In the last century, the dialogue between academic inquiry/scientific discovery and ethics has undergone unprecedented development. This development is completely understandable given the enduring questions and critical reflections that have arisen from a necessary tension between a consideration of what is possible for human beings to discover or invent, and how such discoveries and inventions may impact the good of individuals, societies, and cultures. This is a healthy and critical tension that has as its ultimate objective the preservation and advancement of "The Good" and even "The Best."
Yet the dialogue between discovery/invention and ethics has also developed and deepened because of real historical tragedies that arose from a lack of ethics education or awareness, an inability to engage in mature ethical discernment, or everpossible problems due to less-than-positive motivations. In response to such incidents, governments and societies have enacted diverse regulations and set up oversight bodies to ensure that "The Good" is always maintained. Such provisions have great importance in research of all disciplines, in healthcare and human services, and in organizational systems and their mission development.
Yet a casual observation of some sets of regulations--or of the activities of some various ethics leadership bodies, or boards or committees --makes one wonder: What is their strategic purpose? What is their understanding of "ethics" itself? What is their role in ethical leadership within their institution? What approaches have ethics leadership bodies evolved that may not be as helpful as others? What strategies might be envisioned that will help ethics leaders and committees to maintain their ultimate purpose in the most beneficial way'?
Given the essential and diverse roles of ethics leadership bodies in research, healthcare, and organizational systems, there is a need in this age to come to a richer understanding of the nature of ethics itself and of how ethics promotes the best of all values systems while seeking to prevent problems and errors. Upon this foundation, it is necessary for ethics leadership and ethics bodies to engage in critical self-reflection upon their own role, style, approach, and meaning within the scheme of an organization's life and culture. Ethics leaders in diverse ways call researchers, healthcare leaders, and professionals to the task of living up to the highest values. It is equally important, then, that ethics leaders and committees engage in that same activity for themselves and for the ongoing development of their service on behalf of others.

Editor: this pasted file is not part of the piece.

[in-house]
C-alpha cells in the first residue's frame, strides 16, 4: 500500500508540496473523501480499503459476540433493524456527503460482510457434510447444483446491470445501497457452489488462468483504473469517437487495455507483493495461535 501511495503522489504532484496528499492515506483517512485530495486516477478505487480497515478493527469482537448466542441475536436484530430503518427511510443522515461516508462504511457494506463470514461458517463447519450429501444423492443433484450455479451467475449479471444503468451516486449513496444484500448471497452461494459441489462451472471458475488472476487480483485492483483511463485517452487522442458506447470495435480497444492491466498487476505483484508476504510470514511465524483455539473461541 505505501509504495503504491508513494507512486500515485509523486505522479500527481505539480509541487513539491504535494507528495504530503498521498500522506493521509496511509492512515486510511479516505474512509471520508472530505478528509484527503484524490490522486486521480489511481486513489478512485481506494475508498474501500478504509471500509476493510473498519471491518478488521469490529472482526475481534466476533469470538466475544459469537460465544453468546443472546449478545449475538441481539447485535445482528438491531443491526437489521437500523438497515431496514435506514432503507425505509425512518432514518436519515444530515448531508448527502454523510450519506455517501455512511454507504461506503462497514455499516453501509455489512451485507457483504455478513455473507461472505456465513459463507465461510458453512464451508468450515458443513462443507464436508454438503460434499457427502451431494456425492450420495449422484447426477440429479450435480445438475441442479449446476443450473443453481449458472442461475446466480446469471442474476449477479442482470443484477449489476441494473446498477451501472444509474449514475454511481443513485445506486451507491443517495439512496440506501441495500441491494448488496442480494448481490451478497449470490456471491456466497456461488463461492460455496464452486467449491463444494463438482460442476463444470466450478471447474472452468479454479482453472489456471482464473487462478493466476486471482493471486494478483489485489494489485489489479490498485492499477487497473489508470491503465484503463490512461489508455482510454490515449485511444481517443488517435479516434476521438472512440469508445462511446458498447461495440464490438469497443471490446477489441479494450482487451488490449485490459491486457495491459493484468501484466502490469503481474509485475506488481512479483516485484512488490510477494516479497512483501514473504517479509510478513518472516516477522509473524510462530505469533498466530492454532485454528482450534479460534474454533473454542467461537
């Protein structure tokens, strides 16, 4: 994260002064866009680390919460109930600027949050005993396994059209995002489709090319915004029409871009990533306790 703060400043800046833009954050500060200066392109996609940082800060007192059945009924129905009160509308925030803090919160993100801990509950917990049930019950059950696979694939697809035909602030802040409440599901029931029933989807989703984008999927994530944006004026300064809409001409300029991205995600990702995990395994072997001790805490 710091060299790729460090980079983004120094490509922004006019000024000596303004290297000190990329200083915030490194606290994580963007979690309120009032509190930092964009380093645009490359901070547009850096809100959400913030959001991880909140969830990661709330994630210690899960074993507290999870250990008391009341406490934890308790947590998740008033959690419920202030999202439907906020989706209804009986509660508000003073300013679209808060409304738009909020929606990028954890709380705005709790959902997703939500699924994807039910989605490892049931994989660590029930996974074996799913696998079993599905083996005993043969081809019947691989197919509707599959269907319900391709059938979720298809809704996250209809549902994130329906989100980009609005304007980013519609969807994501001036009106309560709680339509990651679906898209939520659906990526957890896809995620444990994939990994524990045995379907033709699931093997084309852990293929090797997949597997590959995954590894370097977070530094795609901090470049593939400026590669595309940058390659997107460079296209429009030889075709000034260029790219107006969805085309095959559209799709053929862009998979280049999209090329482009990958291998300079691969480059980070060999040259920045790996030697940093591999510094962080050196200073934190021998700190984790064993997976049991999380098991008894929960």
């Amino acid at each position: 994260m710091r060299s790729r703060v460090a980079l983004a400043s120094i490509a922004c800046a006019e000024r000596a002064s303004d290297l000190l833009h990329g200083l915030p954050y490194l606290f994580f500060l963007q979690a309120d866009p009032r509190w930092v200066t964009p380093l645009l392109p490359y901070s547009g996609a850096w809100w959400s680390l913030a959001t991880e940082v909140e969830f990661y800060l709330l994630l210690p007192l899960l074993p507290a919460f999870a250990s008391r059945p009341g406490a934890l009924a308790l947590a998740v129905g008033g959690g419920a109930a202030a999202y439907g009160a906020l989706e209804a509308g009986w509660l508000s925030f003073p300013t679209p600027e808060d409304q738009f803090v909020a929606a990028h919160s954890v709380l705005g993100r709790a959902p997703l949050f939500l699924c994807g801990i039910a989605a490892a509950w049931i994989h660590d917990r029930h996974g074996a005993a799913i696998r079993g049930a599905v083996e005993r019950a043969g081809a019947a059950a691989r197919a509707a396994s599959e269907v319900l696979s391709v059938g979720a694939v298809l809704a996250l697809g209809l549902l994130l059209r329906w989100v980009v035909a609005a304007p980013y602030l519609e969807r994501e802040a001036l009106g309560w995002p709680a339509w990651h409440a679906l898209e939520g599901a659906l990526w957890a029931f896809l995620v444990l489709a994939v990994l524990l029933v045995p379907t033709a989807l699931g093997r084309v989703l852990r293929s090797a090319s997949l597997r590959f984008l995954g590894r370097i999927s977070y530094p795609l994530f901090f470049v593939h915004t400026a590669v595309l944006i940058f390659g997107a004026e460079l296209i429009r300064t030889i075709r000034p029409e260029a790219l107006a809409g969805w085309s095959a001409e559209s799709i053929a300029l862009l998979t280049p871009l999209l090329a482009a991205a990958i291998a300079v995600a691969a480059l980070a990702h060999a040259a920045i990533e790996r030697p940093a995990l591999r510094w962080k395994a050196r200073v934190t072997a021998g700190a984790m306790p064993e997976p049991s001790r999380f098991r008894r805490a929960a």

Ethics leadership in society has always been a constant and critically important factor for academic, professional, and personal life. This article will seek to promote and undergird the essential role of ethics leadership in research, in healthcare, and in organizational systems. To do so, it will be necessary to address the fundamental nature of ethics itself, its place in the human historical context, several areas where quality improvement and change are needed, and several strategies for future growth and development. Lastly, what will be posited briefly is a powerful metaphor by which ethics leaders or ethics boards can understand their ongoing and essential role in the communities they are privileged to serve.
Ethics: Its Nature, Its Domain
If one is to understand the critical and powerful role of ethics leaders and structures in research, healthcare and organizational systems, a grounded understanding of ethics itself is important. Yet how is ethics best understood? From the most casual observations of daily conversation, one would have to conclude that the term itself is used and understood in a wide variety of ways. Like all other terms in common vocabulary, the word ethics is connotative or, in linguistic terms, tensive. In other words, it is "many meaninged. …